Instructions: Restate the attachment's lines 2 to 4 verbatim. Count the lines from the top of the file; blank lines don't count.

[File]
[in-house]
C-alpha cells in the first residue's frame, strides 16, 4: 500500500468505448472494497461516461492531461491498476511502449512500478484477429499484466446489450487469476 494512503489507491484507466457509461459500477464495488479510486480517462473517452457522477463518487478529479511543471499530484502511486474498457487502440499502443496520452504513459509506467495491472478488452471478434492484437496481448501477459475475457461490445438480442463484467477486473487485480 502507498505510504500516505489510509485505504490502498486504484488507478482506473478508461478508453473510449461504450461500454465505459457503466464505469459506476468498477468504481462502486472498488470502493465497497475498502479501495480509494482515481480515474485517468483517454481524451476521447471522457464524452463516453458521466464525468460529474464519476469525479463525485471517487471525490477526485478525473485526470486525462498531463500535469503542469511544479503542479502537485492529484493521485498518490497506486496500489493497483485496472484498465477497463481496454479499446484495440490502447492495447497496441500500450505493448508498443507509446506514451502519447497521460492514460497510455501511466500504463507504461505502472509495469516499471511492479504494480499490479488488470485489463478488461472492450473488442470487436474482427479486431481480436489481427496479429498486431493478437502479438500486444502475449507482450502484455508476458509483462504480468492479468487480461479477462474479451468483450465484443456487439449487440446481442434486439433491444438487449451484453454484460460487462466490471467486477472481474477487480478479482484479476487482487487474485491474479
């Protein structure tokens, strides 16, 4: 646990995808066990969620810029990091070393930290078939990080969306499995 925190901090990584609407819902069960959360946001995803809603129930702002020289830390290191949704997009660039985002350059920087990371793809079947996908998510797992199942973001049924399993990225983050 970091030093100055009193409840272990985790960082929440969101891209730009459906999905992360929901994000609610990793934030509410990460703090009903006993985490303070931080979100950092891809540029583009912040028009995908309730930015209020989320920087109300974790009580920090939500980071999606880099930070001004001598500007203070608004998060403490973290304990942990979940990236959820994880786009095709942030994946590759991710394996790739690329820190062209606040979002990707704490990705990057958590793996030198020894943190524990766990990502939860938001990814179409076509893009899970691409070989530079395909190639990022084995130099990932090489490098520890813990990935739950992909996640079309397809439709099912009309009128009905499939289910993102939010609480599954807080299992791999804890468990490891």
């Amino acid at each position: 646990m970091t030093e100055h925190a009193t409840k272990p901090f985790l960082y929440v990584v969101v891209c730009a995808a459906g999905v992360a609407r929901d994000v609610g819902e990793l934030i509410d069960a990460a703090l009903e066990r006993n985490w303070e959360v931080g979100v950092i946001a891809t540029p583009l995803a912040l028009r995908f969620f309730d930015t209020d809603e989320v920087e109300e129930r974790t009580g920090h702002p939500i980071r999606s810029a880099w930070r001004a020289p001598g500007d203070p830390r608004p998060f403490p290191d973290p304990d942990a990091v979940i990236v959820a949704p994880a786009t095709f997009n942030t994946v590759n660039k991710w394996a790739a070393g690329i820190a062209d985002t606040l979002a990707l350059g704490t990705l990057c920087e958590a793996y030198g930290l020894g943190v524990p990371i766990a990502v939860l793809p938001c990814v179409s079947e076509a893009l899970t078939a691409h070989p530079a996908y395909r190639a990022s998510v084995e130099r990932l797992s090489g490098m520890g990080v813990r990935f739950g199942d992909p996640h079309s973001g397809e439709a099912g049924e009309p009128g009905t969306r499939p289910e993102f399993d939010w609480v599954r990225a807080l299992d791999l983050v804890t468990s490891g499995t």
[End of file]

C-alpha cells in the first residue's frame, strides 16, 4: 500500500468505448472494497461516461492531461491498476511502449512500478484477429499484466446489450487469476 494512503489507491484507466457509461459500477464495488479510486480517462473517452457522477463518487478529479511543471499530484502511486474498457487502440499502443496520452504513459509506467495491472478488452471478434492484437496481448501477459475475457461490445438480442463484467477486473487485480 502507498505510504500516505489510509485505504490502498486504484488507478482506473478508461478508453473510449461504450461500454465505459457503466464505469459506476468498477468504481462502486472498488470502493465497497475498502479501495480509494482515481480515474485517468483517454481524451476521447471522457464524452463516453458521466464525468460529474464519476469525479463525485471517487471525490477526485478525473485526470486525462498531463500535469503542469511544479503542479502537485492529484493521485498518490497506486496500489493497483485496472484498465477497463481496454479499446484495440490502447492495447497496441500500450505493448508498443507509446506514451502519447497521460492514460497510455501511466500504463507504461505502472509495469516499471511492479504494480499490479488488470485489463478488461472492450473488442470487436474482427479486431481480436489481427496479429498486431493478437502479438500486444502475449507482450502484455508476458509483462504480468492479468487480461479477462474479451468483450465484443456487439449487440446481442434486439433491444438487449451484453454484460460487462466490471467486477472481474477487480478479482484479476487482487487474485491474479
């Protein structure tokens, strides 16, 4: 646990995808066990969620810029990091070393930290078939990080969306499995 925190901090990584609407819902069960959360946001995803809603129930702002020289830390290191949704997009660039985002350059920087990371793809079947996908998510797992199942973001049924399993990225983050 970091030093100055009193409840272990985790960082929440969101891209730009459906999905992360929901994000609610990793934030509410990460703090009903006993985490303070931080979100950092891809540029583009912040028009995908309730930015209020989320920087109300974790009580920090939500980071999606880099930070001004001598500007203070608004998060403490973290304990942990979940990236959820994880786009095709942030994946590759991710394996790739690329820190062209606040979002990707704490990705990057958590793996030198020894943190524990766990990502939860938001990814179409076509893009899970691409070989530079395909190639990022084995130099990932090489490098520890813990990935739950992909996640079309397809439709099912009309009128009905499939289910993102939010609480599954807080299992791999804890468990490891």
């Amino acid at each position: 646990m970091t030093e100055h925190a009193t409840k272990p901090f985790l960082y929440v990584v969101v891209c730009a995808a459906g999905v992360a609407r929901d994000v609610g819902e990793l934030i509410d069960a990460a703090l009903e066990r006993n985490w303070e959360v931080g979100v950092i946001a891809t540029p583009l995803a912040l028009r995908f969620f309730d930015t209020d809603e989320v920087e109300e129930r974790t009580g920090h702002p939500i980071r999606s810029a880099w930070r001004a020289p001598g500007d203070p830390r608004p998060f403490p290191d973290p304990d942990a990091v979940i990236v959820a949704p994880a786009t095709f997009n942030t994946v590759n660039k991710w394996a790739a070393g690329i820190a062209d985002t606040l979002a990707l350059g704490t990705l990057c920087e958590a793996y030198g930290l020894g943190v524990p990371i766990a990502v939860l793809p938001c990814v179409s079947e076509a893009l899970t078939a691409h070989p530079a996908y395909r190639a990022s998510v084995e130099r990932l797992s090489g490098m520890g990080v813990r990935f739950g199942d992909p996640h079309s973001g397809e439709a099912g049924e009309p009128g009905t969306r499939p289910e993102f399993d939010w609480v599954r990225a807080l299992d791999l983050v804890t468990s490891g499995t």